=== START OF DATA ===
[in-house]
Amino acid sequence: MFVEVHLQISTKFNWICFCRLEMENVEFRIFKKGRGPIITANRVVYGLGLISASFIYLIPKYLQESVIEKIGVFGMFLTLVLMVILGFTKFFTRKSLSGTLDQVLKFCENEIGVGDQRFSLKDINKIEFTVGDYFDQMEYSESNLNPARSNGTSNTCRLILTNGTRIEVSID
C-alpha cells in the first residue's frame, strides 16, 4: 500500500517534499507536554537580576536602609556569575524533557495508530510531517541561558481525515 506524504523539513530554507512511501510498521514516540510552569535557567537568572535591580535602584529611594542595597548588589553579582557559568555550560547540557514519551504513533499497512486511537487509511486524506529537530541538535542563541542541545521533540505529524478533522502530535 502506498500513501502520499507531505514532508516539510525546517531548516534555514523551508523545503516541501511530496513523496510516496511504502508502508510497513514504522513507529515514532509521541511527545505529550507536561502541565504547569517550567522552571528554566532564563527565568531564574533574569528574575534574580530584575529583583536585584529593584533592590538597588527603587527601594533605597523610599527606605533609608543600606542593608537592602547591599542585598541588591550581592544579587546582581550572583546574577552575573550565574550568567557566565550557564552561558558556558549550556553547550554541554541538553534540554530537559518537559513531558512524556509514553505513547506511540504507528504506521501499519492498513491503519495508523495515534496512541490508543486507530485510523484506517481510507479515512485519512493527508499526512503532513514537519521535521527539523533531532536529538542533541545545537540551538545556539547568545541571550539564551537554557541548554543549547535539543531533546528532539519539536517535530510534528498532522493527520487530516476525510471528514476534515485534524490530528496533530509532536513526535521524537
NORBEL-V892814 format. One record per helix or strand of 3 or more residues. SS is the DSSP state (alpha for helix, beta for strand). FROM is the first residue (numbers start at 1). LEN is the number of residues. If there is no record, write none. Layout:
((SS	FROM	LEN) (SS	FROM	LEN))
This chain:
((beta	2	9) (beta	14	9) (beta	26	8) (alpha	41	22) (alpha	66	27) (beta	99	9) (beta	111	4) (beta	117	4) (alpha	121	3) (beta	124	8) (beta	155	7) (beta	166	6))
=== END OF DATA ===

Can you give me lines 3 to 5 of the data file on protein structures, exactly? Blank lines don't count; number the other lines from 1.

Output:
C-alpha cells in the first residue's frame, strides 16, 4: 500500500517534499507536554537580576536602609556569575524533557495508530510531517541561558481525515 506524504523539513530554507512511501510498521514516540510552569535557567537568572535591580535602584529611594542595597548588589553579582557559568555550560547540557514519551504513533499497512486511537487509511486524506529537530541538535542563541542541545521533540505529524478533522502530535 502506498500513501502520499507531505514532508516539510525546517531548516534555514523551508523545503516541501511530496513523496510516496511504502508502508510497513514504522513507529515514532509521541511527545505529550507536561502541565504547569517550567522552571528554566532564563527565568531564574533574569528574575534574580530584575529583583536585584529593584533592590538597588527603587527601594533605597523610599527606605533609608543600606542593608537592602547591599542585598541588591550581592544579587546582581550572583546574577552575573550565574550568567557566565550557564552561558558556558549550556553547550554541554541538553534540554530537559518537559513531558512524556509514553505513547506511540504507528504506521501499519492498513491503519495508523495515534496512541490508543486507530485510523484506517481510507479515512485519512493527508499526512503532513514537519521535521527539523533531532536529538542533541545545537540551538545556539547568545541571550539564551537554557541548554543549547535539543531533546528532539519539536517535530510534528498532522493527520487530516476525510471528514476534515485534524490530528496533530509532536513526535521524537
NORBEL-V892814 format. One record per helix or strand of 3 or more residues. SS is the DSSP state (alpha for helix, beta for strand). FROM is the first residue (numbers start at 1). LEN is the number of residues. If there is no record, write none. Layout:
((SS	FROM	LEN) (SS	FROM	LEN))